The importance of surgeon's experience as it relates to prostate cancer outcome is underscored by the results of a study reported in the Journal of the National Cancer Institute (volume 99, page 1171).
Researchers analyzed the outcomes of 7,765 radical prostatectomies performed by 72 surgeons between January 1987 and December 2003 at four major academic medical centers. "Biochemical" recurrence was defined as a postsurgery PSA level greater than 0.4 ng/mL followed by a subsequent higher PSA level. The analysis took into account patient and tumor characteristics, such as pre-operative PSA level and Gleason grade. The men's PSA levels were measured every three to four months in the first year after surgery, twice in the second year, and annually during the following years.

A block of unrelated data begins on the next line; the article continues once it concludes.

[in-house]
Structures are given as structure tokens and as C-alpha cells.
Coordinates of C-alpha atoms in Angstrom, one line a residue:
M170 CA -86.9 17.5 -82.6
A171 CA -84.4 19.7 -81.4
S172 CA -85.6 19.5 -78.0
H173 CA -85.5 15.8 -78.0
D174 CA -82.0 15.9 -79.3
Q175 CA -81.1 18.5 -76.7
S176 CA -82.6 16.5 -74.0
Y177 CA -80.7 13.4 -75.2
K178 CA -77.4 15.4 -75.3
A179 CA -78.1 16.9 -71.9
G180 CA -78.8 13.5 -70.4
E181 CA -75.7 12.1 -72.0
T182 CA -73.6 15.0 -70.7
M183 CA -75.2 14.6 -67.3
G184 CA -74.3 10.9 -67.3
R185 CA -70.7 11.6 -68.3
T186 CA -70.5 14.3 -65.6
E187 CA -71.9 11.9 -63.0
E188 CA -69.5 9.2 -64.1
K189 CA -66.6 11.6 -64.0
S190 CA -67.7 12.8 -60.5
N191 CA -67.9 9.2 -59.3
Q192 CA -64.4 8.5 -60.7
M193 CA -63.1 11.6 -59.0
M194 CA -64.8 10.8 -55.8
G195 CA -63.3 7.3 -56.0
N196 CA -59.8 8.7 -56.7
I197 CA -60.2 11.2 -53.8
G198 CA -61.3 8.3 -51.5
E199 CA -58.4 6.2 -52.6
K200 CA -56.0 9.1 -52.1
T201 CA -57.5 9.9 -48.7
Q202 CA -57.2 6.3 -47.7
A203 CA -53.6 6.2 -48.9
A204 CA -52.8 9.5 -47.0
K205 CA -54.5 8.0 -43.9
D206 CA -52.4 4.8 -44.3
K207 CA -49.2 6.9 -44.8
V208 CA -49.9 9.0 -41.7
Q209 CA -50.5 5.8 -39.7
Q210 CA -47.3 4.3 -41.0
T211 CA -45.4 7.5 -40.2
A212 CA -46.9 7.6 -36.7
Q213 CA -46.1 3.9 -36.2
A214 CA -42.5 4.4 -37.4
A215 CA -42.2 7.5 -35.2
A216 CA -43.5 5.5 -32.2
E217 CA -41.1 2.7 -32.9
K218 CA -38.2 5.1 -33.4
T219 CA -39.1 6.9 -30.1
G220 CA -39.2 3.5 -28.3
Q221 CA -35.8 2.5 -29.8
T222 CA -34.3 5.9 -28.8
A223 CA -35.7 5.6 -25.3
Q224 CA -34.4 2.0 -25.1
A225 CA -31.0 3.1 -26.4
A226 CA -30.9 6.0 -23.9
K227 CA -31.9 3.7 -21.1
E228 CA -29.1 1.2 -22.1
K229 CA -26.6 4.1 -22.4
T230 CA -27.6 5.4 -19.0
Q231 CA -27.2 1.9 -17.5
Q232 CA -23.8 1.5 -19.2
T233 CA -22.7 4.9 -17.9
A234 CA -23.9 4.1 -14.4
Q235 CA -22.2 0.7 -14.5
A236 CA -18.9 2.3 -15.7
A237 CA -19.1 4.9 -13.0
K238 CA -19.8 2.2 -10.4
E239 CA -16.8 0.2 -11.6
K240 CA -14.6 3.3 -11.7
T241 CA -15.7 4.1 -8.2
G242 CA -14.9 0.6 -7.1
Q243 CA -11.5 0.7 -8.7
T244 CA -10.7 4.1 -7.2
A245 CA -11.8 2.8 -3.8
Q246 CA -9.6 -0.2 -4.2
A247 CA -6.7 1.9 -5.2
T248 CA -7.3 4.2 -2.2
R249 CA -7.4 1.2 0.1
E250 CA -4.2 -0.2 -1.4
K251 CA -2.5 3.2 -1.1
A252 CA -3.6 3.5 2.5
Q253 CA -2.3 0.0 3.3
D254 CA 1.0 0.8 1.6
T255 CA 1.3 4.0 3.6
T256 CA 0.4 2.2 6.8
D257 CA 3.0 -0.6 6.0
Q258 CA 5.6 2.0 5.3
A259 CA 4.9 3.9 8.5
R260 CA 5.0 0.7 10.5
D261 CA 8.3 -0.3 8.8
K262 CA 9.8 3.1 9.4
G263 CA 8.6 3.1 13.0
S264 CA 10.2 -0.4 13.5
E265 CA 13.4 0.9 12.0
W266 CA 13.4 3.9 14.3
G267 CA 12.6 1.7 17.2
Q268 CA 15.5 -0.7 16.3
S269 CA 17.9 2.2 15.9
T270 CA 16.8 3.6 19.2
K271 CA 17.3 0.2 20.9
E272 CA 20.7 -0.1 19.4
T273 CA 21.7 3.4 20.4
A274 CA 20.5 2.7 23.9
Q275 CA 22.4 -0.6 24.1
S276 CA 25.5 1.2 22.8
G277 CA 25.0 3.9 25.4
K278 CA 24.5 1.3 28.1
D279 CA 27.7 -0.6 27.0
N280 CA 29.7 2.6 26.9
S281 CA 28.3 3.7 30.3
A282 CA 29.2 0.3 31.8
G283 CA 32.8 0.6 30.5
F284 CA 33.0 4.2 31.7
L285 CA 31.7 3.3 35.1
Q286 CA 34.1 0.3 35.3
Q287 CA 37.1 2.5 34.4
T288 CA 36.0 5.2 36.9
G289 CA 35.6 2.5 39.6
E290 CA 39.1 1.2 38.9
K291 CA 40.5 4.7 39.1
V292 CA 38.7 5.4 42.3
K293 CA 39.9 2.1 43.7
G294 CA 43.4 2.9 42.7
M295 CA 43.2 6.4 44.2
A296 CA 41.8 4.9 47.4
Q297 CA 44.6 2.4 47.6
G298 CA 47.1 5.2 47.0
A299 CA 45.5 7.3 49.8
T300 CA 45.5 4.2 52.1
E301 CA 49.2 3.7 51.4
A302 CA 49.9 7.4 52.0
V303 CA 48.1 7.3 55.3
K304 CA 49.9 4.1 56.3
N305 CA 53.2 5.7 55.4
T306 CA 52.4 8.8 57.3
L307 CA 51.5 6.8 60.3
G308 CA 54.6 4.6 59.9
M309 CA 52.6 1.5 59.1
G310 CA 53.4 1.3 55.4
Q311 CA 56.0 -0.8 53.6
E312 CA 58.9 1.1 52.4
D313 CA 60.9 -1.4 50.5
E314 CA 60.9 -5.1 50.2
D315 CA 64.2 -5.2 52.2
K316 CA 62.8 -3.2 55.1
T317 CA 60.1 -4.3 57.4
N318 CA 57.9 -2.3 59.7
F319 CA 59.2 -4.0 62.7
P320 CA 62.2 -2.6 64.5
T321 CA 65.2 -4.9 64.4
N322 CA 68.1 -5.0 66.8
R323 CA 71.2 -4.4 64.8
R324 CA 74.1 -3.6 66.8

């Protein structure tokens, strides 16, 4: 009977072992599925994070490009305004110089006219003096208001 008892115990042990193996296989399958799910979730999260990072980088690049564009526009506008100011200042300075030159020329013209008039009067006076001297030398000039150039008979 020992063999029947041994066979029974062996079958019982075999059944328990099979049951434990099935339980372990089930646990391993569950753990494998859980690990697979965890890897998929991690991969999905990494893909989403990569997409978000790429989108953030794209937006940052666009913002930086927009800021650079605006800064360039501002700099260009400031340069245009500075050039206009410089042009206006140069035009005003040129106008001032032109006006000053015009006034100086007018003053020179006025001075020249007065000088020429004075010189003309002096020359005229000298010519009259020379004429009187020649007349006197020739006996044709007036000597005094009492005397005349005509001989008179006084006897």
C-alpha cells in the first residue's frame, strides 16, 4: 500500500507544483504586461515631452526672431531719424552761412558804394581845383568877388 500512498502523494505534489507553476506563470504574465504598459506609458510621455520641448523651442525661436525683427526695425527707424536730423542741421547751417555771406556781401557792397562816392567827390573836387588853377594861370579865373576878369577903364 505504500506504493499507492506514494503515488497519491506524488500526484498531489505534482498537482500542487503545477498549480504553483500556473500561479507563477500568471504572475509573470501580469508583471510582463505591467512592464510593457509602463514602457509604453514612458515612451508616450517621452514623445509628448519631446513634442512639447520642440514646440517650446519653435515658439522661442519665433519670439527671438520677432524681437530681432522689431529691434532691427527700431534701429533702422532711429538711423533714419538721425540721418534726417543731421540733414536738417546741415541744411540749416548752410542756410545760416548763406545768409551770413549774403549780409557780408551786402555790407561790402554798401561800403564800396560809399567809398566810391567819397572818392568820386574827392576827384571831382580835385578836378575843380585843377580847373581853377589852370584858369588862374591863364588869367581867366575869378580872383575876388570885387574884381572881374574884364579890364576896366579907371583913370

The researchers found that surgical outcomes improved along with the number of radical prostatectomies a surgeon had performed, leveling off only after about 250 surgeries. The five-year probability of experiencing a recurrence of prostate cancer was 18% for surgeons who had performed only 10 operations compared with 11% for surgeons who had performed at least 250 surgeries.
Bottom line on prostate cancer surgery: The results suggest that you can improve your odds of a successful outcome from radical prostatectomy by taking time to find a surgeon with extensive experience.